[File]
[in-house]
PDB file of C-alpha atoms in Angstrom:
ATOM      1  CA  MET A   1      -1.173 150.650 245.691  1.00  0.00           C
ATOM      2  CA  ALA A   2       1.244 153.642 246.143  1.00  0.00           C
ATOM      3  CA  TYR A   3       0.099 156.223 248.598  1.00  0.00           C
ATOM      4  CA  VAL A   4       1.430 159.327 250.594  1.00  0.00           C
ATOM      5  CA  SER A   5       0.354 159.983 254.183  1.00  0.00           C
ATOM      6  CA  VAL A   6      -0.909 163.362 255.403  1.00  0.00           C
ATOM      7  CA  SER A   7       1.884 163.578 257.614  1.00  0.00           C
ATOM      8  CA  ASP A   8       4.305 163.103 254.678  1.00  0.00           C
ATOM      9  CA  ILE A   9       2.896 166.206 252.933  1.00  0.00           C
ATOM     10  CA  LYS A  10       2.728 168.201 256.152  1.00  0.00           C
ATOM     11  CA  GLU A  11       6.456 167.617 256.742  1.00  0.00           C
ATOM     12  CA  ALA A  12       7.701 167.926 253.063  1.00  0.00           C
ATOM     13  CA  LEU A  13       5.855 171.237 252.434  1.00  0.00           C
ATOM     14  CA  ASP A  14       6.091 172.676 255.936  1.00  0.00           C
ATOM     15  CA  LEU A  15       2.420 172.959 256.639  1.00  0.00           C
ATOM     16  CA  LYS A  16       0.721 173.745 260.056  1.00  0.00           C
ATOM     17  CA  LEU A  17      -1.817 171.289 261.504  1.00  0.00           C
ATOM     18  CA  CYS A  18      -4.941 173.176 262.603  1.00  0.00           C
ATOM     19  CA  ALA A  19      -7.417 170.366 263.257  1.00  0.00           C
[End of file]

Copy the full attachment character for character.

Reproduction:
[in-house]
PDB file of C-alpha atoms in Angstrom:
ATOM      1  CA  MET A   1      -1.173 150.650 245.691  1.00  0.00           C
ATOM      2  CA  ALA A   2       1.244 153.642 246.143  1.00  0.00           C
ATOM      3  CA  TYR A   3       0.099 156.223 248.598  1.00  0.00           C
ATOM      4  CA  VAL A   4       1.430 159.327 250.594  1.00  0.00           C
ATOM      5  CA  SER A   5       0.354 159.983 254.183  1.00  0.00           C
ATOM      6  CA  VAL A   6      -0.909 163.362 255.403  1.00  0.00           C
ATOM      7  CA  SER A   7       1.884 163.578 257.614  1.00  0.00           C
ATOM      8  CA  ASP A   8       4.305 163.103 254.678  1.00  0.00           C
ATOM      9  CA  ILE A   9       2.896 166.206 252.933  1.00  0.00           C
ATOM     10  CA  LYS A  10       2.728 168.201 256.152  1.00  0.00           C
ATOM     11  CA  GLU A  11       6.456 167.617 256.742  1.00  0.00           C
ATOM     12  CA  ALA A  12       7.701 167.926 253.063  1.00  0.00           C
ATOM     13  CA  LEU A  13       5.855 171.237 252.434  1.00  0.00           C
ATOM     14  CA  ASP A  14       6.091 172.676 255.936  1.00  0.00           C
ATOM     15  CA  LEU A  15       2.420 172.959 256.639  1.00  0.00           C
ATOM     16  CA  LYS A  16       0.721 173.745 260.056  1.00  0.00           C
ATOM     17  CA  LEU A  17      -1.817 171.289 261.504  1.00  0.00           C
ATOM     18  CA  CYS A  18      -4.941 173.176 262.603  1.00  0.00           C
ATOM     19  CA  ALA A  19      -7.417 170.366 263.257  1.00  0.00           C